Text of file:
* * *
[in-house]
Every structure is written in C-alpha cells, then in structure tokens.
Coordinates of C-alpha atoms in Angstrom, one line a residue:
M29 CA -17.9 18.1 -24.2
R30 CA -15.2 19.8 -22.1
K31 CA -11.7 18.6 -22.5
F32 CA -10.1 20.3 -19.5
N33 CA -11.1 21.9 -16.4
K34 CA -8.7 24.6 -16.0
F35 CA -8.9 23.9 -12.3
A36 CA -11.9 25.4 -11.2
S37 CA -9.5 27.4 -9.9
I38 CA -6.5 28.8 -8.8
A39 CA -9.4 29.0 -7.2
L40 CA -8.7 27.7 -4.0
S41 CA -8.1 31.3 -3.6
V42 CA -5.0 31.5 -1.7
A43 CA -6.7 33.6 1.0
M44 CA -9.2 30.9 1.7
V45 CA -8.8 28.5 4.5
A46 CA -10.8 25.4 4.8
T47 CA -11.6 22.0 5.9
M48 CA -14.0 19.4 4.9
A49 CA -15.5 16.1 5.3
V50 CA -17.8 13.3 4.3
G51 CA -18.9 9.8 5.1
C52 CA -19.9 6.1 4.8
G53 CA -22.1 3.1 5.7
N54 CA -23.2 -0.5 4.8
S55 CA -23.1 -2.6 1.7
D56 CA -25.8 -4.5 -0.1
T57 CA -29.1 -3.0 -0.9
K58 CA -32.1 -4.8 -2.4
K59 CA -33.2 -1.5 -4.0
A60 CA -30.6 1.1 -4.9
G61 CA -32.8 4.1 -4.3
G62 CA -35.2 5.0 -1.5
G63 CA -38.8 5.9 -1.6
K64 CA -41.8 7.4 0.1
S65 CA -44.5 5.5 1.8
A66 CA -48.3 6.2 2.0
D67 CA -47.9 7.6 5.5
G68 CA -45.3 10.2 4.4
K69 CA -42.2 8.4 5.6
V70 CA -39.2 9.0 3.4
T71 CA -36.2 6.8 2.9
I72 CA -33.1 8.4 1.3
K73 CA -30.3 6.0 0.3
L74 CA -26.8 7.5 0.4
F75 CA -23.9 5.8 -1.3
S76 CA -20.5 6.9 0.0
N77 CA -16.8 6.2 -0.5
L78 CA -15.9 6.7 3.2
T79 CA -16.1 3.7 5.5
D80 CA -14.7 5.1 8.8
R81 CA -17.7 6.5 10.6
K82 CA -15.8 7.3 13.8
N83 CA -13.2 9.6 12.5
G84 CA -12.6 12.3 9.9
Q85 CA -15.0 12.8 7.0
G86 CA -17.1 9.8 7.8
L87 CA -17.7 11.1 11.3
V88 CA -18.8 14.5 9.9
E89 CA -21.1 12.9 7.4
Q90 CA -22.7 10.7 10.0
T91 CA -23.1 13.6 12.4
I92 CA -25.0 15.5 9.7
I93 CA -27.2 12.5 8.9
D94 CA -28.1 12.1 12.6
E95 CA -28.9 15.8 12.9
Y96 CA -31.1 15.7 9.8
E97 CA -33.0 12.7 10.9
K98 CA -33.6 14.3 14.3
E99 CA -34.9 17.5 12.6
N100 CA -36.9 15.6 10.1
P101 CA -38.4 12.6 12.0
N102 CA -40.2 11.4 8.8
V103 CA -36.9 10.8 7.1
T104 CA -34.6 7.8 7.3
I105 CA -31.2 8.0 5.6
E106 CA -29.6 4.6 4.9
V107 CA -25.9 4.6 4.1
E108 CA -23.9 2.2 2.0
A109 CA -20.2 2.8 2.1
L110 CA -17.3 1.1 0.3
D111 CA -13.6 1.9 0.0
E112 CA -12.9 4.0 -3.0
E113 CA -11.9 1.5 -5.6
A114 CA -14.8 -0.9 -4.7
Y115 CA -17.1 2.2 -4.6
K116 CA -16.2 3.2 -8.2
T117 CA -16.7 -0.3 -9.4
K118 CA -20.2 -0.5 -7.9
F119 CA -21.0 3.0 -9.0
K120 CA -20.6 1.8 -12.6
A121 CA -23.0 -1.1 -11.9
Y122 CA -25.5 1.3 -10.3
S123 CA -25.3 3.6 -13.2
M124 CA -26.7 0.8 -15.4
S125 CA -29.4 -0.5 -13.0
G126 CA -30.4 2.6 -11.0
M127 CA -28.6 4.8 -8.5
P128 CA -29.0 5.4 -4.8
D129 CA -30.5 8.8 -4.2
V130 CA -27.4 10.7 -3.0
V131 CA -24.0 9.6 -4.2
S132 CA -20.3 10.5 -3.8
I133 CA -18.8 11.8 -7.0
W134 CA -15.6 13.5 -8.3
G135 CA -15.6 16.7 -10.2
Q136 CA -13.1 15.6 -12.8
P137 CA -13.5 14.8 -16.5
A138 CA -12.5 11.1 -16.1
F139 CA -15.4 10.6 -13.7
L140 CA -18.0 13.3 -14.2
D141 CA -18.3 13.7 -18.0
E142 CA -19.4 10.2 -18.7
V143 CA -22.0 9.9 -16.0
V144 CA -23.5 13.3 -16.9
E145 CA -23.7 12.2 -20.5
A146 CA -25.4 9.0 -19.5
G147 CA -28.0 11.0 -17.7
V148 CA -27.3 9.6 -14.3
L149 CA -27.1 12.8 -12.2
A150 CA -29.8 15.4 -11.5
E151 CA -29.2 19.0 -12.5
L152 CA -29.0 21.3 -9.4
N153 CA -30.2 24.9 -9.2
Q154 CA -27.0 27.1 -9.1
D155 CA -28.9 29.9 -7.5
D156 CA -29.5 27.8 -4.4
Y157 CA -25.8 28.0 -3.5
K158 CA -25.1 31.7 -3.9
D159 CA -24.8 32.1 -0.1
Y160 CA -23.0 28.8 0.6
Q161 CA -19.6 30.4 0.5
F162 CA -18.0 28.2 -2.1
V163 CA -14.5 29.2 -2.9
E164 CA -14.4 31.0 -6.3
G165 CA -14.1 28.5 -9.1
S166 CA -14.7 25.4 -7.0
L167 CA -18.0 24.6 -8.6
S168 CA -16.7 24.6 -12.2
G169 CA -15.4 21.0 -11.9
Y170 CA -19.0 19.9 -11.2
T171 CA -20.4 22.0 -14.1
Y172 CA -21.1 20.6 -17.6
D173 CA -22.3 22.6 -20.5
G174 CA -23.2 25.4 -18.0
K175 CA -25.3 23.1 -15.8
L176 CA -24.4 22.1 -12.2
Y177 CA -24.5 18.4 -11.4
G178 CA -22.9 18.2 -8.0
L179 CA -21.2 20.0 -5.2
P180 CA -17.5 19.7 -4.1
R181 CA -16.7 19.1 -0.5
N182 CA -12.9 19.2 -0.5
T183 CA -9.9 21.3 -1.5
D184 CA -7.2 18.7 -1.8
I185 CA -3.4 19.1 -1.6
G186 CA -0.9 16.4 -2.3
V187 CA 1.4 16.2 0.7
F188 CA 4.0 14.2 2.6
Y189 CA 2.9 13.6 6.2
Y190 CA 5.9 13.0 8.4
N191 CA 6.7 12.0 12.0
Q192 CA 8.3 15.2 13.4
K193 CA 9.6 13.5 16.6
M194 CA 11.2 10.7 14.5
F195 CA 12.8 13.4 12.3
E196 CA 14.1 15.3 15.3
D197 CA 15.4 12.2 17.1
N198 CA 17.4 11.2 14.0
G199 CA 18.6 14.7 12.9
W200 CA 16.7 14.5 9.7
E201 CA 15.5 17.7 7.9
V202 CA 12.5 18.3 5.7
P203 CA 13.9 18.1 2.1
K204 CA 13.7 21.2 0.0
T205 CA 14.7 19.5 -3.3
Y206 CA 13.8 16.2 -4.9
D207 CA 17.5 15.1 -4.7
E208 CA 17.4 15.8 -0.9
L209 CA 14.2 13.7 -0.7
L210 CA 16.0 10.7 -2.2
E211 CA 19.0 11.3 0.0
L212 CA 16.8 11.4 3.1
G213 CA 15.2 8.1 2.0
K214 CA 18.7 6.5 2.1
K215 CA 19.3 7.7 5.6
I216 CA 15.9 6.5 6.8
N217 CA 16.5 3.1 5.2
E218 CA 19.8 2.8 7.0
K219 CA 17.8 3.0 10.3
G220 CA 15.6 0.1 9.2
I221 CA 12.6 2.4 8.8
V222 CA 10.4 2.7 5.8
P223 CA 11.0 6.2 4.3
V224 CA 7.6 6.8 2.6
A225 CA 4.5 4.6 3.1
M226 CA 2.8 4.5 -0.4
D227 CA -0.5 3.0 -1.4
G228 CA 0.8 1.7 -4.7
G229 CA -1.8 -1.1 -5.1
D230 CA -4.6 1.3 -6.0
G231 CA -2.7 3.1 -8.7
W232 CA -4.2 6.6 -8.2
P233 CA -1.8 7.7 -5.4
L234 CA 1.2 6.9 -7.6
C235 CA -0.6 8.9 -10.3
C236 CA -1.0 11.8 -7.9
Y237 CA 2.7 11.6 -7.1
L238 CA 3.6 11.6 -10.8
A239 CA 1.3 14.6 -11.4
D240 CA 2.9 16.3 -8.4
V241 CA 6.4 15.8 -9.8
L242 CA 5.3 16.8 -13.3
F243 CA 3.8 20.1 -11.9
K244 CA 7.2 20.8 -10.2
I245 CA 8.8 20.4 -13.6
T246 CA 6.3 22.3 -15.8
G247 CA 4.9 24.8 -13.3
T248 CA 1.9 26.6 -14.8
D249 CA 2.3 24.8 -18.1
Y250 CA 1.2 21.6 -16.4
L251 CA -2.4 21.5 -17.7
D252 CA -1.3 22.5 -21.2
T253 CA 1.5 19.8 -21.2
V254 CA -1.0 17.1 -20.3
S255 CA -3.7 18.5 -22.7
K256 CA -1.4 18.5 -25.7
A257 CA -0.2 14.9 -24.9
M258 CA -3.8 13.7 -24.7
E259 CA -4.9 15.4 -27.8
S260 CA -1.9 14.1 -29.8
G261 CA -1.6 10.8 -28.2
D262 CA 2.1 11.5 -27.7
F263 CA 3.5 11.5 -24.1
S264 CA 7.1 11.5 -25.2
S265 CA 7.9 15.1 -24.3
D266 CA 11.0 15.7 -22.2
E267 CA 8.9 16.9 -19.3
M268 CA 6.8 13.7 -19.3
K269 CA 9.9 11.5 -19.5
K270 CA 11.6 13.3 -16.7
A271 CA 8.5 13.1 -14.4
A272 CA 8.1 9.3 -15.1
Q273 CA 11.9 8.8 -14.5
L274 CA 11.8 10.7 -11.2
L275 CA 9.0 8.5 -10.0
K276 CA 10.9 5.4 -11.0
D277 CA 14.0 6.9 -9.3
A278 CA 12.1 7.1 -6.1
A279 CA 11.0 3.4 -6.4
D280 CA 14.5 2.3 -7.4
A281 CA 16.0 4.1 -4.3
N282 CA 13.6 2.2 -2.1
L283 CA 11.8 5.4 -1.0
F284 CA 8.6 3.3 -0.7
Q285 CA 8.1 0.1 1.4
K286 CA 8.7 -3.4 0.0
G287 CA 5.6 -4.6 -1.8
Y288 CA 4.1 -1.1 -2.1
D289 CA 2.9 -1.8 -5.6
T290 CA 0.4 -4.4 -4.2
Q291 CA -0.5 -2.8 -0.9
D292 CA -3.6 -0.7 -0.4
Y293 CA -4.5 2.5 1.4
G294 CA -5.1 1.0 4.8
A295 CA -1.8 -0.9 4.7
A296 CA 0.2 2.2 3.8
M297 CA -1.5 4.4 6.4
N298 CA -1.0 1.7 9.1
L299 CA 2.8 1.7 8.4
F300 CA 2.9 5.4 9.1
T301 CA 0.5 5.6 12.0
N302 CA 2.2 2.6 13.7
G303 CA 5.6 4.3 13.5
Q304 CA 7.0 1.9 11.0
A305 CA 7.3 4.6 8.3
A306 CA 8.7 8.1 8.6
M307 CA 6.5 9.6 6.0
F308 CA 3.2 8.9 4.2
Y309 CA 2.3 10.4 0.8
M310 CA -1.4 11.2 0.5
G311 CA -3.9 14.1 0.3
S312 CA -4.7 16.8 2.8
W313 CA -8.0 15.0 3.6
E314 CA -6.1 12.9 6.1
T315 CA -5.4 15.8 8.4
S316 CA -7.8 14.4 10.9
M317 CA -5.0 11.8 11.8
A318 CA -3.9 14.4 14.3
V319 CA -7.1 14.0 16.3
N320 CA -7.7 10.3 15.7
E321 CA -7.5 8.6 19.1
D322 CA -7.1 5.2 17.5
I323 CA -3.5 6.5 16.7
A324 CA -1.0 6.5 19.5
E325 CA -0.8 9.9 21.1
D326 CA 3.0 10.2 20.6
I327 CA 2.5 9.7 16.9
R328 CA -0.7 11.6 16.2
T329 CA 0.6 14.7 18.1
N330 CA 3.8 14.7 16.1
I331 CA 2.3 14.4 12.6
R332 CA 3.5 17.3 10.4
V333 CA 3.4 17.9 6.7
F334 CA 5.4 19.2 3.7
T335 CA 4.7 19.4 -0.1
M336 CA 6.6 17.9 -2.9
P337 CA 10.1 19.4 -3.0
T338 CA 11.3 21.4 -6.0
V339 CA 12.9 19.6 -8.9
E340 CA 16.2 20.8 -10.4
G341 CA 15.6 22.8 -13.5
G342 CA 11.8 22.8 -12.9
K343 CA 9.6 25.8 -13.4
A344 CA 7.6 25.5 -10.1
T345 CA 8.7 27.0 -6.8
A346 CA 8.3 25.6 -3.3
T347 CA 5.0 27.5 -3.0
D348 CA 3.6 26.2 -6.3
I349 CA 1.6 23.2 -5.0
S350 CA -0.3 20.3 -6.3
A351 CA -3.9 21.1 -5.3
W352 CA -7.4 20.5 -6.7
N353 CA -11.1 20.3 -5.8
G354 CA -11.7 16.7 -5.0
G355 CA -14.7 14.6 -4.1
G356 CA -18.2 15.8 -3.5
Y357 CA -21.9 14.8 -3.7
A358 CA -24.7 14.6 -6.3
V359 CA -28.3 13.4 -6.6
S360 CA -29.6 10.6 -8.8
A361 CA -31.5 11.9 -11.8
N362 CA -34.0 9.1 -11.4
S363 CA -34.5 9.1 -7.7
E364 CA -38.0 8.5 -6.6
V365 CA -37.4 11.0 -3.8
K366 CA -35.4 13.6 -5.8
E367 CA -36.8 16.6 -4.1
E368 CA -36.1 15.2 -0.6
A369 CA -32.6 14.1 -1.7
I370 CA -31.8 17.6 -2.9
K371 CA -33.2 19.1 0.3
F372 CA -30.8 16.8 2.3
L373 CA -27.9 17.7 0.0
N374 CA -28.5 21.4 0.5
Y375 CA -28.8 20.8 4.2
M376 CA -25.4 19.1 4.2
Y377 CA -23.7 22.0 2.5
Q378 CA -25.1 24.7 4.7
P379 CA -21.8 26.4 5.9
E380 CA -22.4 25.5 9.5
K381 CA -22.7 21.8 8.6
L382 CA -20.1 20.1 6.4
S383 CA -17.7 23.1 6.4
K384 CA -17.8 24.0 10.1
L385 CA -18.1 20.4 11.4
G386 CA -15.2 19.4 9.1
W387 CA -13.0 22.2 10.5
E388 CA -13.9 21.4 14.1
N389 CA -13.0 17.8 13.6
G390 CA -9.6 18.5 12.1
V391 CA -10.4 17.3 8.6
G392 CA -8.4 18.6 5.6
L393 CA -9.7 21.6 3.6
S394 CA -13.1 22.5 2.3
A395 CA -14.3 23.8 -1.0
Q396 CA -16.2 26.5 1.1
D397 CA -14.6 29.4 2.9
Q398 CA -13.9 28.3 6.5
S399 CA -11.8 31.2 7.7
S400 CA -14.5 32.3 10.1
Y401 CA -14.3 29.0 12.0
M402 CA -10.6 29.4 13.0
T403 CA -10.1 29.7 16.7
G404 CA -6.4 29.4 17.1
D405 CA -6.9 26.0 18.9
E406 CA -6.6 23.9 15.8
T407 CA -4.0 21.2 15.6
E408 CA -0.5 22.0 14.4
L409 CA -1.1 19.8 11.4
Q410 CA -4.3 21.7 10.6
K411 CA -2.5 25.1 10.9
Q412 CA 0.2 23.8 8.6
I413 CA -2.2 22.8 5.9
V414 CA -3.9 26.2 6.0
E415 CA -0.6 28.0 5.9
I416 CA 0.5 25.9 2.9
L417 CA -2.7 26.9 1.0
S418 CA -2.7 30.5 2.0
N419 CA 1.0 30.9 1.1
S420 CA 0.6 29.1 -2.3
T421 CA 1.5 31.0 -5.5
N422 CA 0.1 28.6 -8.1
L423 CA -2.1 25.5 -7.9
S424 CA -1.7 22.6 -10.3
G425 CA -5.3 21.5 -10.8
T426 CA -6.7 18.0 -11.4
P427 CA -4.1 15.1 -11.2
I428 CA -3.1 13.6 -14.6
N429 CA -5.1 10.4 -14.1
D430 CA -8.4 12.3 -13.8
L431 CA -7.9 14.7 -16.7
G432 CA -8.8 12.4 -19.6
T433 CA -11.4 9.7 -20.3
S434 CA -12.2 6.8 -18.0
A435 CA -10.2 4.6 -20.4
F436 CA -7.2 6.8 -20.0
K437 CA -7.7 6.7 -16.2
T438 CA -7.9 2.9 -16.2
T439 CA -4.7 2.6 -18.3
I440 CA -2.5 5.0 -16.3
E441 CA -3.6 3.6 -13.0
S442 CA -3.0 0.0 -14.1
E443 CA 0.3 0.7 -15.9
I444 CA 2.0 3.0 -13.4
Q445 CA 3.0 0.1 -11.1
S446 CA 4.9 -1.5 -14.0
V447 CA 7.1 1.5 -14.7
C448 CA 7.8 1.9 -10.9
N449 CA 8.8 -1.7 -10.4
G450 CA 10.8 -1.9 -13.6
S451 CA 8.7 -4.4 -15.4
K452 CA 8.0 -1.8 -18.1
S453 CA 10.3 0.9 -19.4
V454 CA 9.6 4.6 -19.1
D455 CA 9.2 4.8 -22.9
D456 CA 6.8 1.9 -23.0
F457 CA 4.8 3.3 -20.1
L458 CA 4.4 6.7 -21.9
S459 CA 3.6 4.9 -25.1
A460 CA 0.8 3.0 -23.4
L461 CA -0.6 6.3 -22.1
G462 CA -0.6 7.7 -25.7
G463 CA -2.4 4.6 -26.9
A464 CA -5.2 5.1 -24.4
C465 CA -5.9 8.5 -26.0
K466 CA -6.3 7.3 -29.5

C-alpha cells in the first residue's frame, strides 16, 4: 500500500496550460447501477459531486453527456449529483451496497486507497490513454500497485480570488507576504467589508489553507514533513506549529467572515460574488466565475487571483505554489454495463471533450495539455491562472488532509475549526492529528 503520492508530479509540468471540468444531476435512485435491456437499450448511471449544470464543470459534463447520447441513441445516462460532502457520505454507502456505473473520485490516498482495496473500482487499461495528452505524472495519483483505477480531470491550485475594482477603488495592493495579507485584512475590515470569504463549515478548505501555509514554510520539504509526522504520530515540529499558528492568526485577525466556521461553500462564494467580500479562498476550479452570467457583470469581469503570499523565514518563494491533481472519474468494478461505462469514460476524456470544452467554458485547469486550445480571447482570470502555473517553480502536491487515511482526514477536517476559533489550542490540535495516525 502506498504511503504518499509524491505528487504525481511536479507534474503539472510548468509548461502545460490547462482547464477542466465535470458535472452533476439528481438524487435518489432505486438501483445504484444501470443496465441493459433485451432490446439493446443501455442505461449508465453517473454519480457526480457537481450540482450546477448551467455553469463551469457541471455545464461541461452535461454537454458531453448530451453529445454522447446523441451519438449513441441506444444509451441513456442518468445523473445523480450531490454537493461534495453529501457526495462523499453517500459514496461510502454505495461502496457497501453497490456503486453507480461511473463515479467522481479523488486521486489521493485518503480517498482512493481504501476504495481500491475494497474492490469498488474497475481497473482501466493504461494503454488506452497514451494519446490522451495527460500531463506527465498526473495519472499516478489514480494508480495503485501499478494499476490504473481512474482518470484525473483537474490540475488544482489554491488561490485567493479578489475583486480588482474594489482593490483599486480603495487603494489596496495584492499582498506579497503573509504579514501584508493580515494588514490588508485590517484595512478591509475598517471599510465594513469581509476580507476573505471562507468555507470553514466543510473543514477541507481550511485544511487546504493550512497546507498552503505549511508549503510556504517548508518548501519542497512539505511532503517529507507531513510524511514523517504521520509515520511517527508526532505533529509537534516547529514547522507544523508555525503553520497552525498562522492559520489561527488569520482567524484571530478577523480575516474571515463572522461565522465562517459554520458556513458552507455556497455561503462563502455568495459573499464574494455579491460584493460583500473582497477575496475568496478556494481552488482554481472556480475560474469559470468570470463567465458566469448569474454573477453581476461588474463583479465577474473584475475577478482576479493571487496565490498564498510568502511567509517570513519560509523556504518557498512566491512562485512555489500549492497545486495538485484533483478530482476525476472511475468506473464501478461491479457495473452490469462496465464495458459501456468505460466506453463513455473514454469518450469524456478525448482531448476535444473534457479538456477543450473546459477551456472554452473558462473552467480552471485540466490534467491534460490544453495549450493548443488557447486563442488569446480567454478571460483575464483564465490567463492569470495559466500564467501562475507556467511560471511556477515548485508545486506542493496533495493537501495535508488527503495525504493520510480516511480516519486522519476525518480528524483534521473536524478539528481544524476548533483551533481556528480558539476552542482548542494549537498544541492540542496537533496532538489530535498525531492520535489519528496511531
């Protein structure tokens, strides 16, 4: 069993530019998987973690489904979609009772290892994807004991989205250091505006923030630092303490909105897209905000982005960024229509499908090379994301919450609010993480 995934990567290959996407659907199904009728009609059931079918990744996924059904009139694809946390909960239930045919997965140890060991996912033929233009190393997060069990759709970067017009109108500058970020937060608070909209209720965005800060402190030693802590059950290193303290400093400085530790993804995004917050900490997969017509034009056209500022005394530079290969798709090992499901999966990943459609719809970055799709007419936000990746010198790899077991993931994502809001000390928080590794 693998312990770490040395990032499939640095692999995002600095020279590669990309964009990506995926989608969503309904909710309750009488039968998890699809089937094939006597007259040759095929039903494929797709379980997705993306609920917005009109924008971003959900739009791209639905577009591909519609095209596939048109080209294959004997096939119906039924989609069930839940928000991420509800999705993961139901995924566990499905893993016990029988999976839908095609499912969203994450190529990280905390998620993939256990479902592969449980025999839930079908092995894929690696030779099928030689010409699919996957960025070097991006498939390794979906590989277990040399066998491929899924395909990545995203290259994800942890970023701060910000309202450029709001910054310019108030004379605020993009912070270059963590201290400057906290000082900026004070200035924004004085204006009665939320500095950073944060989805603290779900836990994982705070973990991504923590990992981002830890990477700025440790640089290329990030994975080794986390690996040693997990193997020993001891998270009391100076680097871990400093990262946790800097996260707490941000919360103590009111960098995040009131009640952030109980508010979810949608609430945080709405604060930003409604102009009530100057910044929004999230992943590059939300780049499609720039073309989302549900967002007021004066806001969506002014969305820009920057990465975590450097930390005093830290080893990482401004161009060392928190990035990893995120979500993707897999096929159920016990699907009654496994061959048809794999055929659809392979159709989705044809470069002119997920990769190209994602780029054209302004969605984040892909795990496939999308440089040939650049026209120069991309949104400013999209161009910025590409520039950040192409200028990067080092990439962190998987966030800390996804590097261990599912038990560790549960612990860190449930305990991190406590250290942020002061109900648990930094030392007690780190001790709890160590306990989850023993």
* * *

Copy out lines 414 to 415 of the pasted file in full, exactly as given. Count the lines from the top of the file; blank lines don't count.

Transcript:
T439 CA -4.7 2.6 -18.3
I440 CA -2.5 5.0 -16.3